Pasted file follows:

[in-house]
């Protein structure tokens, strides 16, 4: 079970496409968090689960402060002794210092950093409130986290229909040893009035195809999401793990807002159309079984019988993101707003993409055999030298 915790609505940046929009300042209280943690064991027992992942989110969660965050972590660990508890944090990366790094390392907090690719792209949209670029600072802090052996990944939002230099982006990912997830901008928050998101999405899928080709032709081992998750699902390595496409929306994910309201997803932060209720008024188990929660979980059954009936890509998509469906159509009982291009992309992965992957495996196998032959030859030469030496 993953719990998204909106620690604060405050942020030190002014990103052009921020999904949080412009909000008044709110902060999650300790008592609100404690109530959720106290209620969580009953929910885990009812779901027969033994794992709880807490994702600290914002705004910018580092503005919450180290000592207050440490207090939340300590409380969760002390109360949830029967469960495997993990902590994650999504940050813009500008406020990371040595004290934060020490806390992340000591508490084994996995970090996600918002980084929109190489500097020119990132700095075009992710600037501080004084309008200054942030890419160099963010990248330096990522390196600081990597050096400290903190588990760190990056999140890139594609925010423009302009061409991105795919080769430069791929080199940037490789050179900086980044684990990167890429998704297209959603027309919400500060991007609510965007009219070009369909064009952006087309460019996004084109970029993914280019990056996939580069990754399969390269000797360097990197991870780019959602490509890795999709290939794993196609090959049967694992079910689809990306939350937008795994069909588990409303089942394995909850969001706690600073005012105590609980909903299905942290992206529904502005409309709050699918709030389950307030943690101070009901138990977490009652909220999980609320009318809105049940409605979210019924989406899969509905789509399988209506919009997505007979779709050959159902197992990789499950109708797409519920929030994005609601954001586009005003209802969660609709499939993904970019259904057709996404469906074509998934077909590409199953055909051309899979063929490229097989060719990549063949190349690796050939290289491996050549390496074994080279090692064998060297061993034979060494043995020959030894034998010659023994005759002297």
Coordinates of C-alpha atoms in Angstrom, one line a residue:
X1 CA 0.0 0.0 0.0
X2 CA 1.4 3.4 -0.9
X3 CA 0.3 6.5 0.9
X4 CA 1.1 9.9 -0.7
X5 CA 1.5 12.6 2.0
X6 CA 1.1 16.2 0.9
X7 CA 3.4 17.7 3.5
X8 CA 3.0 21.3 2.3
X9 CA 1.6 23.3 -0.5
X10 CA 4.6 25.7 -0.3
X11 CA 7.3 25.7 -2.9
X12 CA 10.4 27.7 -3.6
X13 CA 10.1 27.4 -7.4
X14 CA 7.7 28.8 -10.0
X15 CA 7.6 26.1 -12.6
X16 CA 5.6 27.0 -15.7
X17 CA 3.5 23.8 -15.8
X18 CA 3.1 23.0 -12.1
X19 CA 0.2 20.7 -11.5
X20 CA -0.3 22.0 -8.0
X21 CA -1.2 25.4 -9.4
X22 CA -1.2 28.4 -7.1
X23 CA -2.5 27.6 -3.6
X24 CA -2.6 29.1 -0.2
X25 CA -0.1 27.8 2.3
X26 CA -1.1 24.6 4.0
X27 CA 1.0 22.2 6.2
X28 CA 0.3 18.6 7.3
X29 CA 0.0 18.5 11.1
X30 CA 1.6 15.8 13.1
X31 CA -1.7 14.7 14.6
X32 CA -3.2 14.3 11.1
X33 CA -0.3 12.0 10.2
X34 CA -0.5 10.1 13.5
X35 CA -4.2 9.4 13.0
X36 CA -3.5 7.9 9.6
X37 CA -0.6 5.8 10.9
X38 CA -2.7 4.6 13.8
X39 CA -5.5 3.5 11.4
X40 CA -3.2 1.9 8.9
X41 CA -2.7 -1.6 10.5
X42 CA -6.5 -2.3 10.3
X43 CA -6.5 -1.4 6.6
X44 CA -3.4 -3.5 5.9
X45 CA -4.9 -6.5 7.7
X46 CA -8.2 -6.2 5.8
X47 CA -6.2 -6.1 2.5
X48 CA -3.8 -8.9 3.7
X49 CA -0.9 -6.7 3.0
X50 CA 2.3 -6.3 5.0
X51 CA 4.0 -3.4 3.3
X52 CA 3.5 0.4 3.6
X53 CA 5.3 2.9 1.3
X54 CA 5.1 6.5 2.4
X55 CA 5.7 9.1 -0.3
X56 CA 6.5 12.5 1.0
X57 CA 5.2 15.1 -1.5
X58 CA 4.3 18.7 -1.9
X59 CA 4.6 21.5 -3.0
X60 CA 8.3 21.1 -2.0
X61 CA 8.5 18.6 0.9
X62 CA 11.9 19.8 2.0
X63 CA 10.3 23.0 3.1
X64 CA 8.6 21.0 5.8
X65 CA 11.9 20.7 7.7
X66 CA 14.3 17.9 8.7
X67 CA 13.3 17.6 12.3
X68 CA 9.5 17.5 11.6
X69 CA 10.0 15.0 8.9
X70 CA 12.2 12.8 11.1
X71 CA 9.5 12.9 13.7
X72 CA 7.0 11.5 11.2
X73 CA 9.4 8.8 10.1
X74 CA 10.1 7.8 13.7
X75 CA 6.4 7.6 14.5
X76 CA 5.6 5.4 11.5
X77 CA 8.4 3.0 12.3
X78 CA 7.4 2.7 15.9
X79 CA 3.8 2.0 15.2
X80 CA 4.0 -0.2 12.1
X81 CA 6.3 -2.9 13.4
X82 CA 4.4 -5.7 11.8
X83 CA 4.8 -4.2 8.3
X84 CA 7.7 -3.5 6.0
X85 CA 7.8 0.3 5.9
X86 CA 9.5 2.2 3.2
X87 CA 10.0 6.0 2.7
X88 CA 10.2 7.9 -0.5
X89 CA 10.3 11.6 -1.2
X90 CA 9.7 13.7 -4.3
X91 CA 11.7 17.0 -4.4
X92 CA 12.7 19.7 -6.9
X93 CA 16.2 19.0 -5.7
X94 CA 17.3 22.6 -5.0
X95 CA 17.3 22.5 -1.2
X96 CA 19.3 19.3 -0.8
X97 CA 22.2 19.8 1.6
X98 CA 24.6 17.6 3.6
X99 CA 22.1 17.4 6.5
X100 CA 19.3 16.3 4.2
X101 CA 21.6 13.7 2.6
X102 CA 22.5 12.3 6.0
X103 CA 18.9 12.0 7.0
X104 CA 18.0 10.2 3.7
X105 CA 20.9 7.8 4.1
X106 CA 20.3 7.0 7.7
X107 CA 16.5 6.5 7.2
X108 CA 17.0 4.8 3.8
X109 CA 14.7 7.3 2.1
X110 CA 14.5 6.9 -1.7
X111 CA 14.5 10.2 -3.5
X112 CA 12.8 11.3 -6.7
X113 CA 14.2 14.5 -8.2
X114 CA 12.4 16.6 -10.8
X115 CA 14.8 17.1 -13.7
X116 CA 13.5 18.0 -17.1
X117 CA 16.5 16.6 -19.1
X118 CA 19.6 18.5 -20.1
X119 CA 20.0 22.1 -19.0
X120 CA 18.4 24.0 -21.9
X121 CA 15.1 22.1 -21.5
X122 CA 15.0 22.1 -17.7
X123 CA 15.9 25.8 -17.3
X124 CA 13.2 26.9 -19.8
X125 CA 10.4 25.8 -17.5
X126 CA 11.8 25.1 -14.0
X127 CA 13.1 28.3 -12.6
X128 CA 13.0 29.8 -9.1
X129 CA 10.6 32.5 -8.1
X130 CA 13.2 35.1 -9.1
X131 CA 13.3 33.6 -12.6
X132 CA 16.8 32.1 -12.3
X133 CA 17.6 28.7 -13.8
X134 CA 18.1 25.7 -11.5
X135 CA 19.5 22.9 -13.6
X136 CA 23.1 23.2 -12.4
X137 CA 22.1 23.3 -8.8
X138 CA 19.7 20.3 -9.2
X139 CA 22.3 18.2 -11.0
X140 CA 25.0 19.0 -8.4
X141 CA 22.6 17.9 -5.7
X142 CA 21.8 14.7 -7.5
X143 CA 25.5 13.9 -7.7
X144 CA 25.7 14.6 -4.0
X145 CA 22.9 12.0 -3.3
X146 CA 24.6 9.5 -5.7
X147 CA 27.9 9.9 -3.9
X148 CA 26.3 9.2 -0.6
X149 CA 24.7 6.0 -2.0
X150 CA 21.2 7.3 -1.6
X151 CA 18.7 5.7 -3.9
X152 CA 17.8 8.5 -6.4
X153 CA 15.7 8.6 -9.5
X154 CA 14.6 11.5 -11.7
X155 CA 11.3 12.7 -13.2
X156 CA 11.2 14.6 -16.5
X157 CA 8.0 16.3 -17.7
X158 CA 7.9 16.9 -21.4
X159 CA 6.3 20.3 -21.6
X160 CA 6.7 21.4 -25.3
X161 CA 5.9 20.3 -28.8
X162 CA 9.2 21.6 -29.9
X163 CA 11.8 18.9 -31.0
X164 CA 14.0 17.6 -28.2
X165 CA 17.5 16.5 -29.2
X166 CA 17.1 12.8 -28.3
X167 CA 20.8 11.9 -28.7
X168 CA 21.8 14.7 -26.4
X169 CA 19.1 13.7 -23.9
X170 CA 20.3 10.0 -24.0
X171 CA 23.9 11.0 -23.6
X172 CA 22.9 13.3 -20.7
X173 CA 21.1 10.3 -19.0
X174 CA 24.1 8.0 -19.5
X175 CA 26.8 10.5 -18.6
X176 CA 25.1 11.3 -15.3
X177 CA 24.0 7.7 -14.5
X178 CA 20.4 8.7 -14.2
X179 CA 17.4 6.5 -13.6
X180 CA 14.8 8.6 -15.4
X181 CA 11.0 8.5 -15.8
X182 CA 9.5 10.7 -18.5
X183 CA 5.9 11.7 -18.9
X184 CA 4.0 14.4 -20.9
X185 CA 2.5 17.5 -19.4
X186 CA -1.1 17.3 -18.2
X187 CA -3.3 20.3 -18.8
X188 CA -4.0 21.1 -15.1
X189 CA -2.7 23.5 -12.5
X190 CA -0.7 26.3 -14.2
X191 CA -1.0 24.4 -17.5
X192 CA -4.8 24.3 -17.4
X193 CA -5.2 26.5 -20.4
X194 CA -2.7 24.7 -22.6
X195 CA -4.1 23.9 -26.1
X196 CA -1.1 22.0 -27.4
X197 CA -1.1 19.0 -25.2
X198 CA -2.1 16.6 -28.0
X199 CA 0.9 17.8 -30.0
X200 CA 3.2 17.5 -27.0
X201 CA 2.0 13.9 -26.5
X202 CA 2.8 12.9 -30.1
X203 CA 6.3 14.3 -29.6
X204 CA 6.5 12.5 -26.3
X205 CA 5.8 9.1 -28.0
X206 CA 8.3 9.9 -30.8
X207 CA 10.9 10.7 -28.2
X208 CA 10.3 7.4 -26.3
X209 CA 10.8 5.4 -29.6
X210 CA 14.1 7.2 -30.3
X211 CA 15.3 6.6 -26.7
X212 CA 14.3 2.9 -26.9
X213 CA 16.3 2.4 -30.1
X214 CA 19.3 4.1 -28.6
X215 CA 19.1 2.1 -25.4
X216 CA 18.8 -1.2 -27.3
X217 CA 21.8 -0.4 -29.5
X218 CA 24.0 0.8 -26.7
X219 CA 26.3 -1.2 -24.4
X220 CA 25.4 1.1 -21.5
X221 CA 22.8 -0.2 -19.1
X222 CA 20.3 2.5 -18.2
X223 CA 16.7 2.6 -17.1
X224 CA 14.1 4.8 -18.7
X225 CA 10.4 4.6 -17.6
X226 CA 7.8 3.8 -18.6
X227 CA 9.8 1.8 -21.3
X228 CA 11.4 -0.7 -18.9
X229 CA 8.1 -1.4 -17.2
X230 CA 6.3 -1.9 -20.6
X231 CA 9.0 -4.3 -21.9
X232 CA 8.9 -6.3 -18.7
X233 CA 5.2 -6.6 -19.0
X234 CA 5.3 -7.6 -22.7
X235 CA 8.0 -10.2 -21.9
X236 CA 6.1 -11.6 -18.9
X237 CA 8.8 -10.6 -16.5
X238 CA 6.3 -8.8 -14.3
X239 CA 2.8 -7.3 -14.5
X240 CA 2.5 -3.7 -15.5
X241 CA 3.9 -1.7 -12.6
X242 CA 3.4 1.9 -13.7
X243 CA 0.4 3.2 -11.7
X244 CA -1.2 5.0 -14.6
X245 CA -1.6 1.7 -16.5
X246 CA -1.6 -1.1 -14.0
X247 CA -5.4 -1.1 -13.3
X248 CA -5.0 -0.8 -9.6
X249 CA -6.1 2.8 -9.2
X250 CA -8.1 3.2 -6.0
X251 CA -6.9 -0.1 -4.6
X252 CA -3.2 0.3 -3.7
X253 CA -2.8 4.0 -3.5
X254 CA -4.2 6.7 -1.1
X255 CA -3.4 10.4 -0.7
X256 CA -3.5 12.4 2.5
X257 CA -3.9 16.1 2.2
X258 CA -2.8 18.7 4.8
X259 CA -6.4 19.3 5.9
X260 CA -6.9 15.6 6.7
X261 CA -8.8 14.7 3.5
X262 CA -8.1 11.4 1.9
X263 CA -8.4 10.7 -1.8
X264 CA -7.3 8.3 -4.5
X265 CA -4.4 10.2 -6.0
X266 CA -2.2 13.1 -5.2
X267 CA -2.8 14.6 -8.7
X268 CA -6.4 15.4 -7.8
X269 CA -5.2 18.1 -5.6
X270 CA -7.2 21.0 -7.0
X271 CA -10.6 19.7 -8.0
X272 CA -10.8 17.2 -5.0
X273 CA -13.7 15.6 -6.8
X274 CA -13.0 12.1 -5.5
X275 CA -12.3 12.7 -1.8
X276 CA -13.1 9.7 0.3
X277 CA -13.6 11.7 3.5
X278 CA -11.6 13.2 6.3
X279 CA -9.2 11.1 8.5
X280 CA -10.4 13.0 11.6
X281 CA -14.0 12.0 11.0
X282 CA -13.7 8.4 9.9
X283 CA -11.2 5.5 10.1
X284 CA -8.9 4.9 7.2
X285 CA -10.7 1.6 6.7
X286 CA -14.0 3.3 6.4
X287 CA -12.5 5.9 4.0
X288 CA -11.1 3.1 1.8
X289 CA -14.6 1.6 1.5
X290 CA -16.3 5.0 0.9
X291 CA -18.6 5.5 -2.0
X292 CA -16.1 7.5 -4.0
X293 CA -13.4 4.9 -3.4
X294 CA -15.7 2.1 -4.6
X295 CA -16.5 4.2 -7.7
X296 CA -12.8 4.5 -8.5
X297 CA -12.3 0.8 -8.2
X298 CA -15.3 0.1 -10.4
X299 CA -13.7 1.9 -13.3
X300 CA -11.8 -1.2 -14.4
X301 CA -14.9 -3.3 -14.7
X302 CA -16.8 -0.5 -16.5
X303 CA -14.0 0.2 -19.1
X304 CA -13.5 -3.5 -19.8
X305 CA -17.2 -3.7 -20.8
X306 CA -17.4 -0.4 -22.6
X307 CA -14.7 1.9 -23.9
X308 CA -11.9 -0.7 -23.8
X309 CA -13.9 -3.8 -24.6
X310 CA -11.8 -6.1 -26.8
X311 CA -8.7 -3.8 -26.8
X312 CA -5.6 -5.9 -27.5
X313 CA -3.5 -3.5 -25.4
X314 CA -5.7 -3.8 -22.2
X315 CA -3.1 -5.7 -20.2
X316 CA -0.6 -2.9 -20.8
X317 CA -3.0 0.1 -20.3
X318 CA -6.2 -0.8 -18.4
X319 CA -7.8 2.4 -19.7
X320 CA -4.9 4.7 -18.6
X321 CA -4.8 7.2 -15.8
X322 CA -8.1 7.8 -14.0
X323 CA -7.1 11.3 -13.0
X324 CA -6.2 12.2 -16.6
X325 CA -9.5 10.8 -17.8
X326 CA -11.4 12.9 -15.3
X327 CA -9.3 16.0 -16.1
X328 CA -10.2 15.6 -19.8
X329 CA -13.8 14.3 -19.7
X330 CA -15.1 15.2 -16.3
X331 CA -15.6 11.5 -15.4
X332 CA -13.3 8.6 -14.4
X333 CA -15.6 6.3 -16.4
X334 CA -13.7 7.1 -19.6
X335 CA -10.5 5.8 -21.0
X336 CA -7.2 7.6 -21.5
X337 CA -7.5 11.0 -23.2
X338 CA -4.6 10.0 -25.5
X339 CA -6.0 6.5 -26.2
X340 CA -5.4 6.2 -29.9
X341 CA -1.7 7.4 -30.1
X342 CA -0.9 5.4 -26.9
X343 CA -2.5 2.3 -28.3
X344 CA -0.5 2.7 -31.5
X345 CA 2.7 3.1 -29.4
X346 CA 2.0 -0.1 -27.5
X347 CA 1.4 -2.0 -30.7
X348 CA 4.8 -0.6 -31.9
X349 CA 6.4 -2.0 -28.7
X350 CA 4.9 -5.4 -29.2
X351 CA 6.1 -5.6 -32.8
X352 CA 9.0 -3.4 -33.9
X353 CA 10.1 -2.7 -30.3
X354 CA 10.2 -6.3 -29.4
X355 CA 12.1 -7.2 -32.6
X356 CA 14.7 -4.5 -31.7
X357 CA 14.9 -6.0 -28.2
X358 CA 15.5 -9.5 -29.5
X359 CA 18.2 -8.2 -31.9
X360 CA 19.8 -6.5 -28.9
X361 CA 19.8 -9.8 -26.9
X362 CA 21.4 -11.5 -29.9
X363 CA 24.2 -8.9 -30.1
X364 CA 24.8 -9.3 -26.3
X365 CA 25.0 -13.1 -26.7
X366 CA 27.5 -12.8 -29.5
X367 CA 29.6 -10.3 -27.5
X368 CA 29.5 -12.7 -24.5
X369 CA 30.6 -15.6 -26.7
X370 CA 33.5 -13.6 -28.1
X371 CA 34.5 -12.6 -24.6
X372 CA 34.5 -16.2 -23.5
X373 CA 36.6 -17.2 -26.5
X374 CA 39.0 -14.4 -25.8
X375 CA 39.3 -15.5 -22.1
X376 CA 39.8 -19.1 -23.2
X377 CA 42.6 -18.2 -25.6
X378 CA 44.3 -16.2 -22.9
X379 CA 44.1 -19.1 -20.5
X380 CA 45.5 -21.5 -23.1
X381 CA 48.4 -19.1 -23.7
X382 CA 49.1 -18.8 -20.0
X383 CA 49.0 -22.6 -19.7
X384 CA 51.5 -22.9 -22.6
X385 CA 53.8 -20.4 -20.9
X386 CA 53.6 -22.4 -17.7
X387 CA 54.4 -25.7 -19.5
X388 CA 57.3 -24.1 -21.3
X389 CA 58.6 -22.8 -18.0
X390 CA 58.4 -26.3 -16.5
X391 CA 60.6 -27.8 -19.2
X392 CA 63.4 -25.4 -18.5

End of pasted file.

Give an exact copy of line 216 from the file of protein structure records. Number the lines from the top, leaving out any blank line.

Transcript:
X213 CA 16.3 2.4 -30.1